Tarago Diaries #36 – The Tribe

Mark reflections on tribalism and change.

Author:  Mark Seymour.

Date: 24 July 2020.

Original URL: https://www.facebook.com/MarkSeymourOfficial

 

Article Text

There once was a tribe who came under attack from unknown forces living over the hill in the next valley. At first there were small, random skirmishes but the attacks soon escalated into full blown raids. Women and children were taken after dark. Animals slaughtered. Crops burnt.

The tribe tried to defend itself but its efforts were mostly ineffective. The attacks were impossible to predict as they lacked any apparent motive, other than to inflict as much pain and suffering as possible.

Eventually, close to despair, the people gathered together to find a way forward. It was decided that only if the tribe was organised as a unified force could it possibly resist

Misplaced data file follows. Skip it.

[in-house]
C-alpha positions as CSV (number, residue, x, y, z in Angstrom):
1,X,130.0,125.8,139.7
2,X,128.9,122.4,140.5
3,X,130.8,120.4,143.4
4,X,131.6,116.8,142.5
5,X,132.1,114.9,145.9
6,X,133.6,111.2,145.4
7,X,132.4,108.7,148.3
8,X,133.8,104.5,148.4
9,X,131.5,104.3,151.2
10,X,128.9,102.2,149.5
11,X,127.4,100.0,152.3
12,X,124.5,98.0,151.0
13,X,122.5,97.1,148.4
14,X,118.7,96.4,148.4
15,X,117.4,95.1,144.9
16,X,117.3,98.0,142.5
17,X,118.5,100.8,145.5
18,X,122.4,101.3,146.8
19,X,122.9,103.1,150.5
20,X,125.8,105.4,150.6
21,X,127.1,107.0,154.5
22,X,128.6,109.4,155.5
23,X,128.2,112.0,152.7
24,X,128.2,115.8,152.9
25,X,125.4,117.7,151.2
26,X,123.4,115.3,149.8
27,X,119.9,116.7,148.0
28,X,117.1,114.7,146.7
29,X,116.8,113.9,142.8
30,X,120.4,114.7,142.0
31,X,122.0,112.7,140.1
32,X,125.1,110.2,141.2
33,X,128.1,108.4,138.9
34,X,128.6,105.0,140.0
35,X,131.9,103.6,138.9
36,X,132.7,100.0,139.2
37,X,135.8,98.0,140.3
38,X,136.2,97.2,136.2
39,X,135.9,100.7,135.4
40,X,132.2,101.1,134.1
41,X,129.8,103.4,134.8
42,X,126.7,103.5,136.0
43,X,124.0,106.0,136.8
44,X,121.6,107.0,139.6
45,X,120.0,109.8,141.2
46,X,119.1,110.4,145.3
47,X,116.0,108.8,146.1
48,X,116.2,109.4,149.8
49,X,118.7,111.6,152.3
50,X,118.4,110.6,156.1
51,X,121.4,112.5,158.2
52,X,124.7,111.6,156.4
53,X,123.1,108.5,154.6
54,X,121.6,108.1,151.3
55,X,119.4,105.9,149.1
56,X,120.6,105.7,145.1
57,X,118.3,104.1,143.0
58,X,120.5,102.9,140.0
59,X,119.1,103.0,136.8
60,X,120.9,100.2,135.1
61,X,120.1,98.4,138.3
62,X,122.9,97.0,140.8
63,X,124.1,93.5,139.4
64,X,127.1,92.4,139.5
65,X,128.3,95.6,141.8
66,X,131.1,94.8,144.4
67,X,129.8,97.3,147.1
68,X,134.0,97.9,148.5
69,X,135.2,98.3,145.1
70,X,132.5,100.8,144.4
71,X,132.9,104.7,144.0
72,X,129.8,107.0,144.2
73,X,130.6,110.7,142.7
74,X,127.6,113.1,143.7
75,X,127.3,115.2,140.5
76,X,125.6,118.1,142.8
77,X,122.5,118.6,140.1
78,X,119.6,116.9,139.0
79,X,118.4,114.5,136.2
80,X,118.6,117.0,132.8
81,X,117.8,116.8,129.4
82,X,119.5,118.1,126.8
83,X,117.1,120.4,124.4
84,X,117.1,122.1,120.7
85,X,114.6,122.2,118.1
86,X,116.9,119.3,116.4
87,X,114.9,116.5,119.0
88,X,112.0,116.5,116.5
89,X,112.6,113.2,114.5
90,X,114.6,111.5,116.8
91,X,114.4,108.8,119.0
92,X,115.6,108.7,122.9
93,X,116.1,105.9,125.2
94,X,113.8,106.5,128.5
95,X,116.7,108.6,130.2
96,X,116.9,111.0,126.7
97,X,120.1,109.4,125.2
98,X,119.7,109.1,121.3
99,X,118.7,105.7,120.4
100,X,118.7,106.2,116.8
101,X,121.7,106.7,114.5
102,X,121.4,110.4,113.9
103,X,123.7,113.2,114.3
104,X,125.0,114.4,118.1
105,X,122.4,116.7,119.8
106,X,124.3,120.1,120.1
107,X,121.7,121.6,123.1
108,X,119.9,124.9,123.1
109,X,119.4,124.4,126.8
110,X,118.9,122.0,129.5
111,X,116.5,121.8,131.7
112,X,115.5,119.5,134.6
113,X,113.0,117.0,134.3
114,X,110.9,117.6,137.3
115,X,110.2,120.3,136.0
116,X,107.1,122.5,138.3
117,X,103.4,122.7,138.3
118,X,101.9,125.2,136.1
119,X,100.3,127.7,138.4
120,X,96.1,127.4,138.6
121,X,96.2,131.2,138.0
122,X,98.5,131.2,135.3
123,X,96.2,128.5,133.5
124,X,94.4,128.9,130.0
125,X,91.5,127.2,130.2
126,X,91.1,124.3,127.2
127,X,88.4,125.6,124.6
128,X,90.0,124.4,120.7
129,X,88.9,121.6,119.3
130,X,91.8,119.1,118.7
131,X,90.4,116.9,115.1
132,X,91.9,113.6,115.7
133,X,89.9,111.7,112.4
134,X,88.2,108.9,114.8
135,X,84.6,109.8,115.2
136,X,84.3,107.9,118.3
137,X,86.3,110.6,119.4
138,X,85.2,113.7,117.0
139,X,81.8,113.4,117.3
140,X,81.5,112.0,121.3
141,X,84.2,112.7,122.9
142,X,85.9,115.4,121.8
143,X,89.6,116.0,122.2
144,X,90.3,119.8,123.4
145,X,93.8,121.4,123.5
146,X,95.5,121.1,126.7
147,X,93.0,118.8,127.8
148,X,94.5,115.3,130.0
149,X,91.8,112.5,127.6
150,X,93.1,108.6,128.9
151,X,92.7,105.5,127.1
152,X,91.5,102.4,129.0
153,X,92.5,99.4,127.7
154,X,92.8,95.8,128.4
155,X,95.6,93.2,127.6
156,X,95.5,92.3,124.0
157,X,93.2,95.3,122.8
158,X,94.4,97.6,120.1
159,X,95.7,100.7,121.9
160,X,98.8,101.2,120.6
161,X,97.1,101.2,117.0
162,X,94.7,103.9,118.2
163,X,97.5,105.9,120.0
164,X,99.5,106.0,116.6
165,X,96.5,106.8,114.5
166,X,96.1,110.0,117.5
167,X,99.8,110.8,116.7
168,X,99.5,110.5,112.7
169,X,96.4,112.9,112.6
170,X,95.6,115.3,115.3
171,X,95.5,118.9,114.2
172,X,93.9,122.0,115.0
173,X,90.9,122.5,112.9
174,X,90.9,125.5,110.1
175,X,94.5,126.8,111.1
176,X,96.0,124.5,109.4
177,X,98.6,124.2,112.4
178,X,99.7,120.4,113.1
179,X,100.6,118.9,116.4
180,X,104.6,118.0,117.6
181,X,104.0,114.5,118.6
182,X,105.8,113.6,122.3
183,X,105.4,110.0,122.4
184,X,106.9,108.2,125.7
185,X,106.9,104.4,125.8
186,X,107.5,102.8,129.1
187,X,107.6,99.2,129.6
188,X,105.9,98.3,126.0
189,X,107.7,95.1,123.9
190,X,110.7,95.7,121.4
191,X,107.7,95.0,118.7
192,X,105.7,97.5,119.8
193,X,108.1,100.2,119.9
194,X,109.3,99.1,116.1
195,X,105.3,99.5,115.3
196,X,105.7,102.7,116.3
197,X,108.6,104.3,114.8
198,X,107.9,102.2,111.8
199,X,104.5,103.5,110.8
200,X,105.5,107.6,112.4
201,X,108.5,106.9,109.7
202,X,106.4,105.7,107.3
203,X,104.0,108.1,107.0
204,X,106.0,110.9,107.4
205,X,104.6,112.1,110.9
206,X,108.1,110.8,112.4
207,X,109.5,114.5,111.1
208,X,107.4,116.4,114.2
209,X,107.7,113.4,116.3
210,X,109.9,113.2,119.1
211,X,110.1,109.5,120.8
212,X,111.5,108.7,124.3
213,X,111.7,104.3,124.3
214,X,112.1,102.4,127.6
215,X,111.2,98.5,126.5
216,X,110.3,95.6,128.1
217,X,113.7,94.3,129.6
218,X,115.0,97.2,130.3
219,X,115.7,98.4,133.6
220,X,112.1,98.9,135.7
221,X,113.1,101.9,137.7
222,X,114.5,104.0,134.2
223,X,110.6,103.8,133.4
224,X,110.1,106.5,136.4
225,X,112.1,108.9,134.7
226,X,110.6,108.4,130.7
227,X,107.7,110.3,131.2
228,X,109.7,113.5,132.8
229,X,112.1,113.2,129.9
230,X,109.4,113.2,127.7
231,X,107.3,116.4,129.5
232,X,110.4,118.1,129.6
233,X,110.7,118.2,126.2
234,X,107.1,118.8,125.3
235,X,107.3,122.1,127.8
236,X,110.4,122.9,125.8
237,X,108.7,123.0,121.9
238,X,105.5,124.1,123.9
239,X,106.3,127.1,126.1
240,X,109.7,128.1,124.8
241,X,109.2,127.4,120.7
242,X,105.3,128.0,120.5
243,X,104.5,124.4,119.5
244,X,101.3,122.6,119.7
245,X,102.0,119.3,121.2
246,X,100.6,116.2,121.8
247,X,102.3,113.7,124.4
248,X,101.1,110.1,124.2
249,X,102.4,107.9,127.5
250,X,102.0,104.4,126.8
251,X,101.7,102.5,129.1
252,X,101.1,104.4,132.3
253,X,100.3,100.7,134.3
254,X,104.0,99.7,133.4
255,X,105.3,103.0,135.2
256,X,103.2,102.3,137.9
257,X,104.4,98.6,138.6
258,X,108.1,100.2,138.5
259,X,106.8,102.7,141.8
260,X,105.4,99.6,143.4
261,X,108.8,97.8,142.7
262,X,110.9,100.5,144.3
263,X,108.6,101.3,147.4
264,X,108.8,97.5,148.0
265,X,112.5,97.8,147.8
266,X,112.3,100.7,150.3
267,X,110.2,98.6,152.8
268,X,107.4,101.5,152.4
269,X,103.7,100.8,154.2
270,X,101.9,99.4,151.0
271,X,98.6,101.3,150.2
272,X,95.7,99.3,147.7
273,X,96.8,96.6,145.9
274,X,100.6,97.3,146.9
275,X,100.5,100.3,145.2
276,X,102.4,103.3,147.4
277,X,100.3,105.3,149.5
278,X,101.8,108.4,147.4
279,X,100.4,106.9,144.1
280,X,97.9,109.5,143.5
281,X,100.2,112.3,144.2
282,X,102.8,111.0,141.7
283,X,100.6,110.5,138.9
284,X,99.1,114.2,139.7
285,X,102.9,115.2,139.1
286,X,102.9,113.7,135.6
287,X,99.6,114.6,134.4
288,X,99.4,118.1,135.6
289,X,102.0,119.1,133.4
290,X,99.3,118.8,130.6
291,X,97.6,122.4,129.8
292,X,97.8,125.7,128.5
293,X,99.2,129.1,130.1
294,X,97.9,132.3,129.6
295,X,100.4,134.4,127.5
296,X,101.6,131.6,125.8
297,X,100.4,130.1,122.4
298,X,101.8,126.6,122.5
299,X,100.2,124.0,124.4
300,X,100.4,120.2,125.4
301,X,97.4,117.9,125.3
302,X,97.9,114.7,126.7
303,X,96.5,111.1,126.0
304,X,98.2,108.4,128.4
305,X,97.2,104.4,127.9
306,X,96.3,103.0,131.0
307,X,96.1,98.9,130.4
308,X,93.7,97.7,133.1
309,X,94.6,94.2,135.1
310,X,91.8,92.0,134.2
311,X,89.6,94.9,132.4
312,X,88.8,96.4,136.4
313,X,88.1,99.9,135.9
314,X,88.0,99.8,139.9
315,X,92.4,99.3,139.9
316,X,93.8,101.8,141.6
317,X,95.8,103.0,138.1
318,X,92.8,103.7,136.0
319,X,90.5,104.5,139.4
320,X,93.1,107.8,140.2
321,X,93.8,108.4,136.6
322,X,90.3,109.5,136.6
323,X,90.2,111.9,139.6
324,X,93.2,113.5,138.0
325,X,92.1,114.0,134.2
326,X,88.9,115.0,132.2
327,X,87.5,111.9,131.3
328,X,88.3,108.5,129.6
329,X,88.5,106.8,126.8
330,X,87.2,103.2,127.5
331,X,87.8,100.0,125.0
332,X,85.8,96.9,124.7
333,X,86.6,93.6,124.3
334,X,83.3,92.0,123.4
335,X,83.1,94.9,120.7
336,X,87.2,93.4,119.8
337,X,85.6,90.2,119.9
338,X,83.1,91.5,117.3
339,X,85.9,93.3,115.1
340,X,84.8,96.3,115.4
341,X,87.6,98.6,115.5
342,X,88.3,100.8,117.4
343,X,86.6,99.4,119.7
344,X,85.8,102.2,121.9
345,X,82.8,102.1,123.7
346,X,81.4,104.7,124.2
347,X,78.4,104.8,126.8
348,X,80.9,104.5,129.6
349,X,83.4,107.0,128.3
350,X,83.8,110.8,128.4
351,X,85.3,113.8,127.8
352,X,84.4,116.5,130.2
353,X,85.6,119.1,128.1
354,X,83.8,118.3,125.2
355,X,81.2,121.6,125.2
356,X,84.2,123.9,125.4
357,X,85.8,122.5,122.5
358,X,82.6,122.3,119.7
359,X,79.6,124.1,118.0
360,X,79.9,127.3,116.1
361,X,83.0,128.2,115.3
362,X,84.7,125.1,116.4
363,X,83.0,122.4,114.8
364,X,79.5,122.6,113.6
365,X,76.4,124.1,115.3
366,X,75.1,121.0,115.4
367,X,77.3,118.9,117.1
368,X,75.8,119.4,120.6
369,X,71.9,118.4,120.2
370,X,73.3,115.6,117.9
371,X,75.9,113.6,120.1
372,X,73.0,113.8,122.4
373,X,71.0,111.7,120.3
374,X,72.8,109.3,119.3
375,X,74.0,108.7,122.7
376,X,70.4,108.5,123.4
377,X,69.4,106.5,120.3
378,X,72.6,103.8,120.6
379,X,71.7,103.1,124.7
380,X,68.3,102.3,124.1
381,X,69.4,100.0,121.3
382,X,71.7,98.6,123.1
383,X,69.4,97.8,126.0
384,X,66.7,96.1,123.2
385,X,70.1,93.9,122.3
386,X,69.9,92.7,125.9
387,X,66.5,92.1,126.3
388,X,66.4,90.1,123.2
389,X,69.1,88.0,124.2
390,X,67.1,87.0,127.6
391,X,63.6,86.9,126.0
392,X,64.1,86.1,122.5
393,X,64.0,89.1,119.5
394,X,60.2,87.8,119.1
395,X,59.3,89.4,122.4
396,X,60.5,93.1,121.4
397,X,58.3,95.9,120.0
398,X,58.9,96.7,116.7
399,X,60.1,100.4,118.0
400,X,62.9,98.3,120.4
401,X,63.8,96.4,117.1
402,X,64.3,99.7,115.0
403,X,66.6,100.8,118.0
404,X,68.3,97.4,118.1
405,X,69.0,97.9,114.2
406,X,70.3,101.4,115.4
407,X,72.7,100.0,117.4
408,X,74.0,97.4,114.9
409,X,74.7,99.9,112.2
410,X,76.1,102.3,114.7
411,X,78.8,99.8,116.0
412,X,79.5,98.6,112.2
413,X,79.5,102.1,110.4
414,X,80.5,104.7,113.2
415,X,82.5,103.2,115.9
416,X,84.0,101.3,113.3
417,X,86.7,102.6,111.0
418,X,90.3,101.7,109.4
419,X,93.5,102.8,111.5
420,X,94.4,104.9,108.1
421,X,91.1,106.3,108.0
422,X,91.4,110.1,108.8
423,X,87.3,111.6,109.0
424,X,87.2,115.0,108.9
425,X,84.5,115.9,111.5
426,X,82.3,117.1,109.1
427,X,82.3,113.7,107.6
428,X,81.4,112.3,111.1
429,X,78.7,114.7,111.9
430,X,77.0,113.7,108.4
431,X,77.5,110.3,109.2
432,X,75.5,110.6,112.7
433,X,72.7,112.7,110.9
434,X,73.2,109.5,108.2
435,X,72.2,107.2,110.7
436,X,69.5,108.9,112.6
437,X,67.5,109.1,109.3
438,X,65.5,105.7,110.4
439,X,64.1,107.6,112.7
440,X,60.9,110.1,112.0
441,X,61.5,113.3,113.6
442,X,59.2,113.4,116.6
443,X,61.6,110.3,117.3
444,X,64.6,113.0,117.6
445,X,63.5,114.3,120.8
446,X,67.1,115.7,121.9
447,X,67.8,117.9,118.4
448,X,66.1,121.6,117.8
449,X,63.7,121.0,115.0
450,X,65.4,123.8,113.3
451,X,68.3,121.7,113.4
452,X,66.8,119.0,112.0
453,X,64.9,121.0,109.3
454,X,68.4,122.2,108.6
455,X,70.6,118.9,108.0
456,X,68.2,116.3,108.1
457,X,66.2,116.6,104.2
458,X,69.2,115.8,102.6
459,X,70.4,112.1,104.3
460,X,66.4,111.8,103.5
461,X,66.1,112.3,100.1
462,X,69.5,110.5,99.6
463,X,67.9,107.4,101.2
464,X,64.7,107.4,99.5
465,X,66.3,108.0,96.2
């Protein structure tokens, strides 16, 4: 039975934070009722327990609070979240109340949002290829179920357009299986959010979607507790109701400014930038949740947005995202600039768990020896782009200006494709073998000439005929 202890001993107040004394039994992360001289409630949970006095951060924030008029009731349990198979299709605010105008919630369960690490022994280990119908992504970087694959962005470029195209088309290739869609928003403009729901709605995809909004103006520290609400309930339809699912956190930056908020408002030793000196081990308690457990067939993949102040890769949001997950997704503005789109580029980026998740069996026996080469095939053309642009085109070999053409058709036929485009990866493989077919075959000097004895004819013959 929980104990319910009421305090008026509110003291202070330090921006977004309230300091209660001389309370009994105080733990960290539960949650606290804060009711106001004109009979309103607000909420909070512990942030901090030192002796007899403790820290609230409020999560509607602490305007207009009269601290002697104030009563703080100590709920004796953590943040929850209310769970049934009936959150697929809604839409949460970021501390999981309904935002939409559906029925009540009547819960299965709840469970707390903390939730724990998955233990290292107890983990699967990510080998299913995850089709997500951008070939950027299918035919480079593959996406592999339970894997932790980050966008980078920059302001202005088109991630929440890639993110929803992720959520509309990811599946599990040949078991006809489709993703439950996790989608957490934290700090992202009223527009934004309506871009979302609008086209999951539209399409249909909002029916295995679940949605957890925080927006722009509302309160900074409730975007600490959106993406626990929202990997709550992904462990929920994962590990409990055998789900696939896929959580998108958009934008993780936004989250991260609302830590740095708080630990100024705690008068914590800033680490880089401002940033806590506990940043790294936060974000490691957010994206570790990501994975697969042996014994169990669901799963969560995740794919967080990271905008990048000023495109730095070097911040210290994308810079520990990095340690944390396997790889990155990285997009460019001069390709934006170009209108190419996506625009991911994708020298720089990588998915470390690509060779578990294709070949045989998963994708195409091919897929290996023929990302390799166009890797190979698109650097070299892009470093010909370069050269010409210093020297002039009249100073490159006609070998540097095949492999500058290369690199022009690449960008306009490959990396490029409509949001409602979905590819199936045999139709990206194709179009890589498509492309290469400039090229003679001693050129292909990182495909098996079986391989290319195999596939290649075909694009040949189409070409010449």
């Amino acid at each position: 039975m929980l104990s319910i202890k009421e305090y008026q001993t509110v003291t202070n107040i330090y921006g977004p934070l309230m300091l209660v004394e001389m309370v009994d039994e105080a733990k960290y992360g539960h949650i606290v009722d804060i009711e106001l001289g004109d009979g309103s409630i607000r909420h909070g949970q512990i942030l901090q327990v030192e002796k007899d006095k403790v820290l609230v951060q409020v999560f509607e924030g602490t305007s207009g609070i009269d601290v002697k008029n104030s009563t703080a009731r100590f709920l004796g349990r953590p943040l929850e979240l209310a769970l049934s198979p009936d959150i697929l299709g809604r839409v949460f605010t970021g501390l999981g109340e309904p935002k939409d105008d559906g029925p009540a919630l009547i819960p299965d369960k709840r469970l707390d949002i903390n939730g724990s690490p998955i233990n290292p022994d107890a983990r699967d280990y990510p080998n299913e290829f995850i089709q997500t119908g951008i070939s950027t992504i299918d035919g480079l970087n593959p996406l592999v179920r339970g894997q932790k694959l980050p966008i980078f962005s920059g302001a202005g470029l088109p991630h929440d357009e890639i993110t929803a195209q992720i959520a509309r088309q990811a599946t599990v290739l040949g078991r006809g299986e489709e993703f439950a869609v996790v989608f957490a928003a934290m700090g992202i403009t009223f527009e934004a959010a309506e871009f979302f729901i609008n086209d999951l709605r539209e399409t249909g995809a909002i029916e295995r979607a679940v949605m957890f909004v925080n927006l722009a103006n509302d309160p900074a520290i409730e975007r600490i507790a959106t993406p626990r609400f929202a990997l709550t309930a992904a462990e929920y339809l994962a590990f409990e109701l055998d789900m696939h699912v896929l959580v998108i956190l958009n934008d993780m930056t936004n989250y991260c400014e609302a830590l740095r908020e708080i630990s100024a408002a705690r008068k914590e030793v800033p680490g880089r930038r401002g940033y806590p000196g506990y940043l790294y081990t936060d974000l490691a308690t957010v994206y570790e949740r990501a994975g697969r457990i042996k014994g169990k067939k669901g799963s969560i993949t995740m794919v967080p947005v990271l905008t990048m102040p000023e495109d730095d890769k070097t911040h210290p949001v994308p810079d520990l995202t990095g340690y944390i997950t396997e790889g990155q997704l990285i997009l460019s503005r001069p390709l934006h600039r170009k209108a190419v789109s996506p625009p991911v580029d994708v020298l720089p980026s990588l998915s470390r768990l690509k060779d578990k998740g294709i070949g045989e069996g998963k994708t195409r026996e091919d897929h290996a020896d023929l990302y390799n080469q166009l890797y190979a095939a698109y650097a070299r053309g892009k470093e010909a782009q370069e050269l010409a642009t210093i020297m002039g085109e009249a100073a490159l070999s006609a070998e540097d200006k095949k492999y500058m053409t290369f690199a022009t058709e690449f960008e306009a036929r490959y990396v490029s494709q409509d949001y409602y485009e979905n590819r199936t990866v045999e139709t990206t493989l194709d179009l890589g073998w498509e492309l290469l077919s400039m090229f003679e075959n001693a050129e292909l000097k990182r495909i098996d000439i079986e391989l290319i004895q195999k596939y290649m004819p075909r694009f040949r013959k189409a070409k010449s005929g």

Word was passed ‘round to all the outlying villages. A militia was formed and patrols were sent out to destroy the enemy wherever it was found.

The fighting was terrible. Many people sacrificed their lives for the greater good but at last the raids became fewer and eventually ceased altogether. There were even rumours that the enemy had been decimated by some terrible disease from far away.

But at last the tribe was free.

All through these troubled times, there was a need for strong, decisive leadership to maintain order and discipline, to keep the fires burning and remind the people of the dangers they faced.

But happily the peace lasted and the tribe prospered and grew comfortable.

Confident in their lot, some began to grow tired of the need for discipline and the constant reminder of past troubles that the leaders tried to keep alive, believing as they did, that only by reliving the past could they secure the future.